they had lost members through attrition; but very few wanted to
discontinue group work entirely.
Eventually, the collaborative texts became too large for the groups to edit effectively. The teacher and students went over some of the group texts to pick out main themes and then looked at how those themes could be organized into a simple outline that could be used as a guide for moving the sections around to form a coherent text. In theory, this was a good plan. However, most of the Basic writers were notable to deal with the mass of text they had accumulated. Final edited reports ranged from one paper by four students that integrated all the main ideas into a coherent narrative to others that simply rearranged the unintegrated entries, and to one in which each student submitted an outline of her/his own section with a brief paragraph of introduction.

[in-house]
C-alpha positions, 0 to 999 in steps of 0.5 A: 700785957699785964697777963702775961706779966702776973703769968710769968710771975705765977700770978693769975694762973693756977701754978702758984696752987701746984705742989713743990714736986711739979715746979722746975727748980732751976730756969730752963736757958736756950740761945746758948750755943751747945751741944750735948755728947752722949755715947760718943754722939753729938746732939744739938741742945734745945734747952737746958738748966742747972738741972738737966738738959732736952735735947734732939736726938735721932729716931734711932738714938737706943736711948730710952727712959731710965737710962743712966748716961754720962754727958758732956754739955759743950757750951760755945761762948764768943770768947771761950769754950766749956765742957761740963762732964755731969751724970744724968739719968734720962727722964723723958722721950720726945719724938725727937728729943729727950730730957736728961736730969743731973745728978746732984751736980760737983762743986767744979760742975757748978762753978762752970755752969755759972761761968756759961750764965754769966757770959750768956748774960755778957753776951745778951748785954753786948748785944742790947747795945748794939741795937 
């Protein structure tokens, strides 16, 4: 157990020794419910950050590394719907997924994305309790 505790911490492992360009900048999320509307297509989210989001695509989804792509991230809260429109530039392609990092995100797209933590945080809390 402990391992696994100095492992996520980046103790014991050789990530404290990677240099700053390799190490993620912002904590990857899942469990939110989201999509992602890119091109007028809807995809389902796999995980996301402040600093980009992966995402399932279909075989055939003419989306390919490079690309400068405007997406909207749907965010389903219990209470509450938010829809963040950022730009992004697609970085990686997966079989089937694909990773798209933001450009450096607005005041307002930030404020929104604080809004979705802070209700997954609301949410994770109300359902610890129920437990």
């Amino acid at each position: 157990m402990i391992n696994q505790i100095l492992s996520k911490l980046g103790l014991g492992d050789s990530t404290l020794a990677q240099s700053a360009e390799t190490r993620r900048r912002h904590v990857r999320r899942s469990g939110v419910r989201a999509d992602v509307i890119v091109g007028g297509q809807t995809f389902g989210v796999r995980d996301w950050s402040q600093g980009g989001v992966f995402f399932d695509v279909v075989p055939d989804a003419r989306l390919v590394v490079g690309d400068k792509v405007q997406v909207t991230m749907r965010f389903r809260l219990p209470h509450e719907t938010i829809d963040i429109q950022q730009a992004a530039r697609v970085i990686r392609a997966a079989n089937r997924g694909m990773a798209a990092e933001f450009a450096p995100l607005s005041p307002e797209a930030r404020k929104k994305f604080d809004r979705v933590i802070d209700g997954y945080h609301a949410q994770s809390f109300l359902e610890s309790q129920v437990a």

The one generally negative comment students gave about the bulletin board was that the project had been too long. This comment was true. Each student had been asked to write up two interviews and four articles before beginning to edit the group material. Two articles and one interview would have been a more appropriate start for a Basic Writing class.